Zuoz's only sgraffito artist, Constant Ko nz, almost surely will be out on some high scaffolding, but you'll see his house. Ko nz, with his brother, is largely responsible for the present-day flourishing of sgraffito art. You can scarcely miss his house, which is the color of cornmeal, or his studio tucked behind, where an undistinguished doorway is ornamented by sgraffito dog, cat, birds and exuberant bouquets.
Should you watch this loose-limbed, lanky draftsman at his work, he will tell you how villages have distinctive colors based on their local sands. He'll answer anything you wish to know about preparing a surface or mixing the plaster, but be warned: His recipes give proportions of sand to lime by the wheelbarrow-load.
Exploring other villages, you can apply what you've seen in Zuoz. A rule of thumb is that around Zuoz, in the Upper Engadine, early motifs tended to be geometric; in the Lower Engadine, in Ardez for example, motifs were more fanciful-fantastic.
At least one Zuoz resident we talked with, an architect, has some misgivings about sgraffito's resurgence. "When our buildings had crooked edges, lines that were off-sharp, imperfect angles, this rough kind of decoration was important. For the eye it created intervals across vast surfaces. It gave order and a rhythm and some grouping to the randomly spaced windows. In new construction, where lines are straight and window framing is razor-sharp, the decoration can look mechanical." It becomes, he thinks, a kind of doodling or permanent graffiti. Certainly there's a danger of an overload of decoration (we began to feel it in the village of Chamues-ch) -- or worse, a Disneyesque effect.
Some suggested day trips:
*From Punt Muraigl: A half-day walk on a contour trail along the Muottas Muraigl, which is wide enough for a baby stroller (though you may need to clear the way by rapping cows on the flank), is as easy as it is spectacular. Changing views include the chain of lakes (Silvaplaner, Sils, St. Moritz) stitched together by the Inn and, farther along, the Morteratsch glacier and snow-capped Bernina Alps. Take the funicular up and chair lift down for tea on a sunny terrace in Pontresina. Save time for look-ins at such towns as Bever or Madulain, for there's little architecture in Pontresina to brag about, or in neighboring St. Moritz either -- though that posh town's traffic jams are to be braved in order to see the museum of Post-Impressionist Segantini's paintings.
*From S-chanf: Guided tours in the National Park -- the country's only park set up expressly for the protection of plants and wildlife -- some serving a sunrise polenta breakfast, give the best chance to see game, though ramblers heading on their own into the Val Trupchun also will see marmots popping in and out of holes, and possibly deer, elk or steinbok.
*From Samedan: Go by one of the topless railway carriages, then continue up by cable car to the Diavolezza, and note the ease with which the soft-shoe walker is lifted to this shelf, face to face with a crescent of snowy summits. Rocky outcrops in fields of snow make good picnic spots. If you opt for the steep walk down, allow three hours with stops by emerald ponds. Or, for a more ambitious descent, join a daily guided "glacier wandering."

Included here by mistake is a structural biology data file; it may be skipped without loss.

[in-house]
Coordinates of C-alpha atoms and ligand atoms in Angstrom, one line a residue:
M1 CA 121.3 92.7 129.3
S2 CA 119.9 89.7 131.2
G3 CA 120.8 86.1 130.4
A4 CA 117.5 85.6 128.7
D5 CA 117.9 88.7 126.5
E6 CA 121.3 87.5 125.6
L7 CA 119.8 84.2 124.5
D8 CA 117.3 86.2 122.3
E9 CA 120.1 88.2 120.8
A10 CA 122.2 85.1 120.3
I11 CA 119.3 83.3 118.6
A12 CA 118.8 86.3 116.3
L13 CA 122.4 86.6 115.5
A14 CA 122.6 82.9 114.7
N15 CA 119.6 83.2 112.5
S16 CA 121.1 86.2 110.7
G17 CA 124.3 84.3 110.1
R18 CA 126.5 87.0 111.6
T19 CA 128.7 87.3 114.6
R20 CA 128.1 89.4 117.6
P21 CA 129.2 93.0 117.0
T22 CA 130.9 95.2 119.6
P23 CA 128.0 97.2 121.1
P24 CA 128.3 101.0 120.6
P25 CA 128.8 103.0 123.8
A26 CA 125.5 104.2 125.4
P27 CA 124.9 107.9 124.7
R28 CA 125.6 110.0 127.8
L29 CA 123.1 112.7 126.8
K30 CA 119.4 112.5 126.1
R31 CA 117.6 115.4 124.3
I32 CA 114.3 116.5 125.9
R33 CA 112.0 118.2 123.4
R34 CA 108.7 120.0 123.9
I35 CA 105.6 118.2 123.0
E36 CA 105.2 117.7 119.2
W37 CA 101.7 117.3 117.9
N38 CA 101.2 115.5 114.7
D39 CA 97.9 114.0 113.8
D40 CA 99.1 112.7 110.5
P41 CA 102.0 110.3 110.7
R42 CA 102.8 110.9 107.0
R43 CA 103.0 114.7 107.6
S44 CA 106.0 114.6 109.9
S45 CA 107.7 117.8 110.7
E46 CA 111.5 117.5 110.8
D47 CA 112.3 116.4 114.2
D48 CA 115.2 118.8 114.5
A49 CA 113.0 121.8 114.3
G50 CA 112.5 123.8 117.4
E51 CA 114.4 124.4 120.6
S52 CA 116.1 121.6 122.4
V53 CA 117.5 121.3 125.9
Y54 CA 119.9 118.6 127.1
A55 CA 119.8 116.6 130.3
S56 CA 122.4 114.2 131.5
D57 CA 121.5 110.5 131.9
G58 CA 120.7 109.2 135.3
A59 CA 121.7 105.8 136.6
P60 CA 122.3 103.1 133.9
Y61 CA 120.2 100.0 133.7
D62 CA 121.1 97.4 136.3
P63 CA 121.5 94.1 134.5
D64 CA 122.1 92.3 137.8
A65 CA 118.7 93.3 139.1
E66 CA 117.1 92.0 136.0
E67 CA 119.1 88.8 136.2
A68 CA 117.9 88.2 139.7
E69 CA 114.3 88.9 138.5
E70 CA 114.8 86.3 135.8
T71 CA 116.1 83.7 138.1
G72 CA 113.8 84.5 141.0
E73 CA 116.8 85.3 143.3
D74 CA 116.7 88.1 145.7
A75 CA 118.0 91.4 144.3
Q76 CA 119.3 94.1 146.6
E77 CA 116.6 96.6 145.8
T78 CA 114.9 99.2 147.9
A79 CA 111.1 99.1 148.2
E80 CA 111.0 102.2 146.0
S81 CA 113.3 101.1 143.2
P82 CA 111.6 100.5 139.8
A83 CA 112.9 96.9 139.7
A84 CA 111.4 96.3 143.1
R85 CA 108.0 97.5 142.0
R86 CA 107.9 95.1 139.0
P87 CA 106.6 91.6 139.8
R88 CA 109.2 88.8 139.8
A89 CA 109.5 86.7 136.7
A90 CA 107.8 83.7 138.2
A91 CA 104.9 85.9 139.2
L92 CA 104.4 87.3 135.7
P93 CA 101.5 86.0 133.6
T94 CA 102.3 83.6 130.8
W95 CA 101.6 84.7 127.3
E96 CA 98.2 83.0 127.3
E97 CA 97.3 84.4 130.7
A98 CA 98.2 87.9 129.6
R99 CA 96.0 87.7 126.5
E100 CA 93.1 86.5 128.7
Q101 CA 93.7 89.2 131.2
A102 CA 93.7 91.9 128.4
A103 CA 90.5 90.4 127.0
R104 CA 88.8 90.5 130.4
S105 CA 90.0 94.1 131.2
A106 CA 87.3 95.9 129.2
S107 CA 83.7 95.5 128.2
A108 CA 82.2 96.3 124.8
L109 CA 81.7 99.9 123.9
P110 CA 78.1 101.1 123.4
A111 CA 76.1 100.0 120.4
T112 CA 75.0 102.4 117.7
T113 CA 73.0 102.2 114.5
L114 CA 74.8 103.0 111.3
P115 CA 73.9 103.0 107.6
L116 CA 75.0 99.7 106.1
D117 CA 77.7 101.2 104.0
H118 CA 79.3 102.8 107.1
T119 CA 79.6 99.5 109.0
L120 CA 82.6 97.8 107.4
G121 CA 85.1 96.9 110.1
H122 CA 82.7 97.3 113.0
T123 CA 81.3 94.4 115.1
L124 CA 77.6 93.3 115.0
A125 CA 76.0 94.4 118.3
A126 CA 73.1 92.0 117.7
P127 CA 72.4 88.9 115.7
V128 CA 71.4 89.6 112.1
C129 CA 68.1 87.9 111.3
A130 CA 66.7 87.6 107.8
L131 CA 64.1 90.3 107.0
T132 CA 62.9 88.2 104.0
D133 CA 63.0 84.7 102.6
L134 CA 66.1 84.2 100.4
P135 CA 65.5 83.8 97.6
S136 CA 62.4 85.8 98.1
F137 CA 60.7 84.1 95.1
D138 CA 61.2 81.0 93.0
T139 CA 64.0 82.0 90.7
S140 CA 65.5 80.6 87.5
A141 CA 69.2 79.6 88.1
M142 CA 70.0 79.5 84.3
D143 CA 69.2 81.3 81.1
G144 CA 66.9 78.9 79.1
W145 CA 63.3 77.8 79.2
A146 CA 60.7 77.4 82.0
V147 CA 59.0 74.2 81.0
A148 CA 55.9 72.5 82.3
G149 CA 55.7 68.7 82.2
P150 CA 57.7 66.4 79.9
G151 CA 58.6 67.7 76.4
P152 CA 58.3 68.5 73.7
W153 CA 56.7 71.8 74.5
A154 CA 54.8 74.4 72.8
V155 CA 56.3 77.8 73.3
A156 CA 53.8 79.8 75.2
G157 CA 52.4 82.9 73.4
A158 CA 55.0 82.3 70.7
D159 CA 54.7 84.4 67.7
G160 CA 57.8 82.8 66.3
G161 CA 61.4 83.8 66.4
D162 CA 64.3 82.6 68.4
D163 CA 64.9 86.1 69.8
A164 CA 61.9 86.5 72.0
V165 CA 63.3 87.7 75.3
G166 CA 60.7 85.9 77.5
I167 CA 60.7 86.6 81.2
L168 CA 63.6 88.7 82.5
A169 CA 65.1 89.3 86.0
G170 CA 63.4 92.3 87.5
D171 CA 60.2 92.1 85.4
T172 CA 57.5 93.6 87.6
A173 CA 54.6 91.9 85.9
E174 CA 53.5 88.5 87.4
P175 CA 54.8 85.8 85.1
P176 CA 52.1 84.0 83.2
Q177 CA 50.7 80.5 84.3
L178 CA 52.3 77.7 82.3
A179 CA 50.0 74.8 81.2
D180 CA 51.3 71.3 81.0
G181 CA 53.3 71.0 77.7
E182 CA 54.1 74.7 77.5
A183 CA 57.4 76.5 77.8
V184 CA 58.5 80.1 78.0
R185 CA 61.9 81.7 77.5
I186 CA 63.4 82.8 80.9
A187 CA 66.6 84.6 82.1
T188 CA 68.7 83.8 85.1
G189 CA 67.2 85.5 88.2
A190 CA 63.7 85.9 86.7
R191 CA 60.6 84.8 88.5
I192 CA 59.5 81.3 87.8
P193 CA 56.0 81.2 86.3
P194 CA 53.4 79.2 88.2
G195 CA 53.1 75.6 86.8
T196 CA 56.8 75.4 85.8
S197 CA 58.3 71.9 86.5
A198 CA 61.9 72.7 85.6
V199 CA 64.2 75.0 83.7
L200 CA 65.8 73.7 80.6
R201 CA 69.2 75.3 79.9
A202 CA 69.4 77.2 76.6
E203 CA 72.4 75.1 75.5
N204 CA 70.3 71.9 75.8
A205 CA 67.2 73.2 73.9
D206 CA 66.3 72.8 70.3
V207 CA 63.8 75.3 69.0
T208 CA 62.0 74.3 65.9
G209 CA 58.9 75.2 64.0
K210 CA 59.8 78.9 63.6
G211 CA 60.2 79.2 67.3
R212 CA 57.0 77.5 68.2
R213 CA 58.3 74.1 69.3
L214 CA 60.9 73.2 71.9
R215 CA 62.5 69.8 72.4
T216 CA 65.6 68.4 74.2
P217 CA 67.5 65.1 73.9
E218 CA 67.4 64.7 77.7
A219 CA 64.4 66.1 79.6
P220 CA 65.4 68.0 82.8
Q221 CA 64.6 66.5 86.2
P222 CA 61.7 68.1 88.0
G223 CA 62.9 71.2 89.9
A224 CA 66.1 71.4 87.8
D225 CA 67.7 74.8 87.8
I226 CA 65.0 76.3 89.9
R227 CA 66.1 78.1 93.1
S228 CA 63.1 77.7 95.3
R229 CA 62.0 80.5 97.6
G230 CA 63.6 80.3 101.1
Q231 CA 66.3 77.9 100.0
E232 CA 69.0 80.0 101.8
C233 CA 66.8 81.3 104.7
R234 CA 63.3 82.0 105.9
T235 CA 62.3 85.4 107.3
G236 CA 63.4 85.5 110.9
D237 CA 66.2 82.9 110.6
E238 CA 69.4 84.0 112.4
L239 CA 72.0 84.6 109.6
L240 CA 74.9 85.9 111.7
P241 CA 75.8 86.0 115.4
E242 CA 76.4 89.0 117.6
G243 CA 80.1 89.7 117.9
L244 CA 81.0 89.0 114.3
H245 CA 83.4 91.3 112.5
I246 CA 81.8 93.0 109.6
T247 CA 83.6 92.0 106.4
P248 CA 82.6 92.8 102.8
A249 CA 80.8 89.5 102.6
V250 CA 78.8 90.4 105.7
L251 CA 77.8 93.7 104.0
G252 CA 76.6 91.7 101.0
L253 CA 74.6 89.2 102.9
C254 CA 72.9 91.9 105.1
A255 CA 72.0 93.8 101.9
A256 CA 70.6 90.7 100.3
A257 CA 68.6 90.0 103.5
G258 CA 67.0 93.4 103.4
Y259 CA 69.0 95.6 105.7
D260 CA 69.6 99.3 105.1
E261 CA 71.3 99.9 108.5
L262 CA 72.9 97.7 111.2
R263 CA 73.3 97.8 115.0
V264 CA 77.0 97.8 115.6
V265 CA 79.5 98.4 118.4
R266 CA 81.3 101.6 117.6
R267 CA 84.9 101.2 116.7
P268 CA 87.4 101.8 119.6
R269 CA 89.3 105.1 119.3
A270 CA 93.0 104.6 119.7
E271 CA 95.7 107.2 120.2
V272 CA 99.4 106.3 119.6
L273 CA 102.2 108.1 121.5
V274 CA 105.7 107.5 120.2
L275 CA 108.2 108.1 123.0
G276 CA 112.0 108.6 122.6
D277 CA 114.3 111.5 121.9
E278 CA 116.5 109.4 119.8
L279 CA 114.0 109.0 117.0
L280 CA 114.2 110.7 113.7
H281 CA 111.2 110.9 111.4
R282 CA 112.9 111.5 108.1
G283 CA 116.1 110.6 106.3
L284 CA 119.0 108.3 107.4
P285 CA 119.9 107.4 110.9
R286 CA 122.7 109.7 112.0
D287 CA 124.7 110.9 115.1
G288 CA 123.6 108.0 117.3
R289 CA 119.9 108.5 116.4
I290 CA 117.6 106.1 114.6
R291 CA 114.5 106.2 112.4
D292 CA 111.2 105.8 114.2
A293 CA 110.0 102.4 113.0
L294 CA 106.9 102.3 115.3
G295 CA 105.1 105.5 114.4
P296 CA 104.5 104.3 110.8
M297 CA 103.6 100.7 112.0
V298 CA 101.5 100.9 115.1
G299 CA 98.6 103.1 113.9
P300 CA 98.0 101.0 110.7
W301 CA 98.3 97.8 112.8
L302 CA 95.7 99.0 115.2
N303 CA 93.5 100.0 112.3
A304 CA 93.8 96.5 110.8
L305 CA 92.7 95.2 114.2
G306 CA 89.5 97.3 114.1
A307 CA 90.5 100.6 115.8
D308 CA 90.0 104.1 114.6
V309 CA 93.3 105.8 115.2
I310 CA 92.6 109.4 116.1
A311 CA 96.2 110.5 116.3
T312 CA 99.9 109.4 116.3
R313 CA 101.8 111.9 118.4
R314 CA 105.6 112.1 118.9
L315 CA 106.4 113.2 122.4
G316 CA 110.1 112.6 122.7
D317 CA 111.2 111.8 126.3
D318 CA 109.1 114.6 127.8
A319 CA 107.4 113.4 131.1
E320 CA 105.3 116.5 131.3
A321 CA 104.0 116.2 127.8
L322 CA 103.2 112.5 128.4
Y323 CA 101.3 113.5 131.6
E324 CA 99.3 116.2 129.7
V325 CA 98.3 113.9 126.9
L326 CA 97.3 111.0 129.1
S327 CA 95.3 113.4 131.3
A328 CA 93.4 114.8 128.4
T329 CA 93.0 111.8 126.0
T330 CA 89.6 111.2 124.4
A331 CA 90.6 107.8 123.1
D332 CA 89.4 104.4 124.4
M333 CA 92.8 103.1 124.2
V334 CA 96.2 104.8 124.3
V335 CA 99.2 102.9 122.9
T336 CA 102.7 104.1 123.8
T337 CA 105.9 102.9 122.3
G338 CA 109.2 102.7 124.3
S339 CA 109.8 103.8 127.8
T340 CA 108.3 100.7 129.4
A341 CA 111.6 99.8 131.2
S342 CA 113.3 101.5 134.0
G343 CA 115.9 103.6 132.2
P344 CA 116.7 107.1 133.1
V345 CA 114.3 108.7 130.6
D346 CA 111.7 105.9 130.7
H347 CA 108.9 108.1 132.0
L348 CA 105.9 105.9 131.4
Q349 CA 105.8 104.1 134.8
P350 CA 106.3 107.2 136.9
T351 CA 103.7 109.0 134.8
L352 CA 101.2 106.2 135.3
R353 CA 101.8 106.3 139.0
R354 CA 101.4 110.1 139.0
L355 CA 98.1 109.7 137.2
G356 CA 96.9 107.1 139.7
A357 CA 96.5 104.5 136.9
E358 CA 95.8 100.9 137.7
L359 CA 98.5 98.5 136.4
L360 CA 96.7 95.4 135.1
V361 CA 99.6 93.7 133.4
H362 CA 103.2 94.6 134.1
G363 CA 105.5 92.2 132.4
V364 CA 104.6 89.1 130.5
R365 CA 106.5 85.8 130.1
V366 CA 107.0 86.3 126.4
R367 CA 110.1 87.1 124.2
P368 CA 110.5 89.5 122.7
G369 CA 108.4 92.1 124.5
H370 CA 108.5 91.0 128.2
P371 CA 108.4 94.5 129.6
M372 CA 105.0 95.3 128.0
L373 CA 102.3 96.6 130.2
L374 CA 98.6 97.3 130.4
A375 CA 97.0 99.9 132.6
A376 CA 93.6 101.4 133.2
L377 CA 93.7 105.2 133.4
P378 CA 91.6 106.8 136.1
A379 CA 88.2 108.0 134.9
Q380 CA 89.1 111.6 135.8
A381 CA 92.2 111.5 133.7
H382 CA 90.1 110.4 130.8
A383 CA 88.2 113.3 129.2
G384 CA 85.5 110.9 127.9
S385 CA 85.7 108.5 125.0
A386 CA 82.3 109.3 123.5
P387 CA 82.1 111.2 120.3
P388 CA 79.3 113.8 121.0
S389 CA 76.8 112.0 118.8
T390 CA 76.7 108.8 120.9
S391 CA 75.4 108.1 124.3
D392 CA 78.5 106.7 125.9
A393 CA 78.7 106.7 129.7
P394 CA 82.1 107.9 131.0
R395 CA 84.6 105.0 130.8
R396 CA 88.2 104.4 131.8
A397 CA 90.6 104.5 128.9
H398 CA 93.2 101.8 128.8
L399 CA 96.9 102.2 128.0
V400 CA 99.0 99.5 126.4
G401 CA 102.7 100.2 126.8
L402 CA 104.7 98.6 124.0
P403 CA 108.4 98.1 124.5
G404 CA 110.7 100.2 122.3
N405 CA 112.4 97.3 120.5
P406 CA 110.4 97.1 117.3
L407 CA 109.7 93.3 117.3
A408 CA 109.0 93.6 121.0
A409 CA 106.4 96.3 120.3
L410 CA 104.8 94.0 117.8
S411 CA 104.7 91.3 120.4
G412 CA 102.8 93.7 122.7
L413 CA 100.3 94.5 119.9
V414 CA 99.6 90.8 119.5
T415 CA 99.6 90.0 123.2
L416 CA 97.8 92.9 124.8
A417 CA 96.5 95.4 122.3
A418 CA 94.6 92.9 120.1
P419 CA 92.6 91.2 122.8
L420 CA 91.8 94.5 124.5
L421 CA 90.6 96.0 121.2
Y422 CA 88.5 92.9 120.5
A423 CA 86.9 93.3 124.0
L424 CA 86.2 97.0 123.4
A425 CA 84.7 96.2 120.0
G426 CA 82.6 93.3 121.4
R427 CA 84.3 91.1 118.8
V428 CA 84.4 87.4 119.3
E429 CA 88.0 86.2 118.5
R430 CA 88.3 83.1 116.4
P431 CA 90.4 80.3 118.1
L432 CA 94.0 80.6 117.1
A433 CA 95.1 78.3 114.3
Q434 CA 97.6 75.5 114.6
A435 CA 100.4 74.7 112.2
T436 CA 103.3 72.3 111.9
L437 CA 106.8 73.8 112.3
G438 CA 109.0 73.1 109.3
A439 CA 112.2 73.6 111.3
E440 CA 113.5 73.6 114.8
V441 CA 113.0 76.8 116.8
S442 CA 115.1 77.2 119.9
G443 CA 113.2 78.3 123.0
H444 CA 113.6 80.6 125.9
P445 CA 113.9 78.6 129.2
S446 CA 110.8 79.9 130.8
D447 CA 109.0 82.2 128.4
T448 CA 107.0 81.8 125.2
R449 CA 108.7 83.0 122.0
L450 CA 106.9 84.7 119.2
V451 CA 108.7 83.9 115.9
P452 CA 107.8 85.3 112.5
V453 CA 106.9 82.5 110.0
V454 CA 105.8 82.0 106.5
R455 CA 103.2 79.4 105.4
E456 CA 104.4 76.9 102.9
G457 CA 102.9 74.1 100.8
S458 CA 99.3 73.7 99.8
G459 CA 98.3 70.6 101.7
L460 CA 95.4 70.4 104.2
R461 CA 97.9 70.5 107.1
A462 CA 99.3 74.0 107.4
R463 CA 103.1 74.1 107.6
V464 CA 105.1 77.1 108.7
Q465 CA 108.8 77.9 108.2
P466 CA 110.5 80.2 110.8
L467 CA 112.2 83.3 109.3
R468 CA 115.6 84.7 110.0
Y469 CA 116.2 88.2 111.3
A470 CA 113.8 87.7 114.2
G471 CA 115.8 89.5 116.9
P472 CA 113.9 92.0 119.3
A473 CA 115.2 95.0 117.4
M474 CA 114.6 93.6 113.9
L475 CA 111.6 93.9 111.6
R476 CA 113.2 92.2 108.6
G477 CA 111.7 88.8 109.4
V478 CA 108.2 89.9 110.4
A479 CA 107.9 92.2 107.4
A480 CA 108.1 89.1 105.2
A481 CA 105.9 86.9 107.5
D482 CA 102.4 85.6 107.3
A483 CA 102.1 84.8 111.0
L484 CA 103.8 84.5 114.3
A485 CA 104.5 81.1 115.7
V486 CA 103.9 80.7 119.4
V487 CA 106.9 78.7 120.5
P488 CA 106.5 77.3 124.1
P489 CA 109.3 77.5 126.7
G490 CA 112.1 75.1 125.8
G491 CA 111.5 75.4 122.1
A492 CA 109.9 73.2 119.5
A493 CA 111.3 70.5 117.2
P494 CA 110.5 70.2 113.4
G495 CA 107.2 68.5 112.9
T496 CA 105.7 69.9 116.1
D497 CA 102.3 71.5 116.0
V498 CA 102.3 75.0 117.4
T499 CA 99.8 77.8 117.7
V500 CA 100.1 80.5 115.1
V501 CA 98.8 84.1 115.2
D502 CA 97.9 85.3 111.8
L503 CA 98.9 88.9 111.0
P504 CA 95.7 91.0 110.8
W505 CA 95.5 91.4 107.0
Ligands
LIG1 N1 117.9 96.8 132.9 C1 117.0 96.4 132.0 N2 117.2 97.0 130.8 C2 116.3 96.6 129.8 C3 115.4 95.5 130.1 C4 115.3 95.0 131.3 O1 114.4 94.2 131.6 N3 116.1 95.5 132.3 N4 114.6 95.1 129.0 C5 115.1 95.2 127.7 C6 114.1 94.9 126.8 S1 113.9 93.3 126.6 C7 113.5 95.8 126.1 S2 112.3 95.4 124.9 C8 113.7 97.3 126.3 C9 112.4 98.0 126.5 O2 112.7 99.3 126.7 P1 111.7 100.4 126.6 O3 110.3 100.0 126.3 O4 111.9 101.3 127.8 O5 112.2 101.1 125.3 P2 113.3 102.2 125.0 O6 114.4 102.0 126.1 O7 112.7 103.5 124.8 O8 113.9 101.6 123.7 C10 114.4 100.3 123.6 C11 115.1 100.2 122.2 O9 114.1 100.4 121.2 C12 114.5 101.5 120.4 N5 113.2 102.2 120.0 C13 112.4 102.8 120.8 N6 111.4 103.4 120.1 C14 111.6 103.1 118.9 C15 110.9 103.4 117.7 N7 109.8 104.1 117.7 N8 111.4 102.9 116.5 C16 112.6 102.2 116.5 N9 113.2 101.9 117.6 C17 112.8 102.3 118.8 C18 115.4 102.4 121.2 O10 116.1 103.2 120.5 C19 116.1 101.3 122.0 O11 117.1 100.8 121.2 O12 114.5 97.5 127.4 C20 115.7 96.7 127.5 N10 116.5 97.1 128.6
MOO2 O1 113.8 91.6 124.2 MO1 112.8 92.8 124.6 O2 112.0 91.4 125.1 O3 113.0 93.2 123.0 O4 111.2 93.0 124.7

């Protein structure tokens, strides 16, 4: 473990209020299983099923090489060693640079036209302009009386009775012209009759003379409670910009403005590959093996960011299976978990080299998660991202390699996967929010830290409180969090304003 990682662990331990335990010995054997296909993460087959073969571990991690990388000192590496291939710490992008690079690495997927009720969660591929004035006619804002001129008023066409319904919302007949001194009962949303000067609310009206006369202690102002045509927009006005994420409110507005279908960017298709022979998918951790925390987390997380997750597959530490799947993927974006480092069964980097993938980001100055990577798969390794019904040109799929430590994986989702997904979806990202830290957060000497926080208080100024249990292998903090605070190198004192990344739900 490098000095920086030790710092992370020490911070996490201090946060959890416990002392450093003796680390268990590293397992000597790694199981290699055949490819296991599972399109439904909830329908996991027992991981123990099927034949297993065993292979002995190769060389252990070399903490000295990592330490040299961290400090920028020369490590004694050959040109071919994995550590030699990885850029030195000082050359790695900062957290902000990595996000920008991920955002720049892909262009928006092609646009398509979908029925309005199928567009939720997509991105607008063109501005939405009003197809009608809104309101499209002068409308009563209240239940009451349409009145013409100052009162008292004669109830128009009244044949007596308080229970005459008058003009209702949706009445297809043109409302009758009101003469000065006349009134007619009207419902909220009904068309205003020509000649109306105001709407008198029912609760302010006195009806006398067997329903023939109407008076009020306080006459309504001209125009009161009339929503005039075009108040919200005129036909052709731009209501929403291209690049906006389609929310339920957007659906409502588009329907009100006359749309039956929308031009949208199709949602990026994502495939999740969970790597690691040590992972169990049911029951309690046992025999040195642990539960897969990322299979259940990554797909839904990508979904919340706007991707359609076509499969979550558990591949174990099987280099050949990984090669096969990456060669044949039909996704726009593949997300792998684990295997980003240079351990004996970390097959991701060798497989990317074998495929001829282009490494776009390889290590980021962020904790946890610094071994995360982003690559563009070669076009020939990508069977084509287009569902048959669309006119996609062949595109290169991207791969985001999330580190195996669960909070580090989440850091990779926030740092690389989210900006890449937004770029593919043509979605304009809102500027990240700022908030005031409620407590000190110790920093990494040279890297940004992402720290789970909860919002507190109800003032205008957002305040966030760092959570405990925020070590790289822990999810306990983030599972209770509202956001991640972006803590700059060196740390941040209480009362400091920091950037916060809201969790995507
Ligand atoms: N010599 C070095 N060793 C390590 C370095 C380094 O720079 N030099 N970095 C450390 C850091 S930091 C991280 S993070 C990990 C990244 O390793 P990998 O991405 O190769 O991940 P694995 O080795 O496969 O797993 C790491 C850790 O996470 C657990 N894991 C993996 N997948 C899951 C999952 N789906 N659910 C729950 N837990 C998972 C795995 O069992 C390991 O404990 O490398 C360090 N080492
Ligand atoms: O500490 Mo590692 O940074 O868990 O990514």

*From Sils Maria: Val Fex, neighbor to bleak Fedoz, is the bonniest of the valleys, where pensions serve outdoors on dappled tablecloths. Berries abound, along with the prettiest flowers in Switzerland. Here transport is by horsedrawn bus or on foot. A walk to the glacier and return trip, with a choice of sunny or shady paths, makes for a good day. Signs point to hikes beyond, one to Lej Sgrischus, a lake that has trout (though it's locked in ice for nine months) and edelweiss blooming on its shores.
*From Albula Pass, above La Punt: Walk two hours to Chamanna d'Escha, the hut used as the starting point for ascents of Piz Kesch. This path, entirely above treeline, is never steep and has long switchbacks and see-forever views.
*From Brail: Thread your way up the uninhabited Val Susauna, where Alpine roses appear in clumps among the field flowers and further on fill whole hillsides.
*From Maloja: On a clear day treat yourself to a geography lesson with a hike up Piz Lunghin -- not to the peak itself but to a lesser ridge where melting snow drips into waters heading for the North Sea, the Black Sea and the Adriatic. It takes six easy hours round trip. Here the infant Inn (so narrow you can jump over it) babbles through buttercups and Queen Anne's lace and the small purple tufts of ma nnertreu. You pass a lake and cross snow to reach, above, patches of grass.
In the Engadine the play of light has a great deal to do with the pleasures of the walks. Here grass and sky are luminous and air shimmers. You wake (that is, a riotous ringing of church bells wakens you at 5 a.m.) to whiteness. But when mists shred, the sunlight is strong and intense, bone-penetrating. It glances off the plaster house facades, casting the set-back windows into deep shadow. Summer dusks are long. Cows crossing an Inn bridge are haloed. Peaks go black, against inky skies.
One doesn't cross the Atlantic for a light show, yet we've found it's the light that's remembered.Peggy Thomson is a free-lance writer.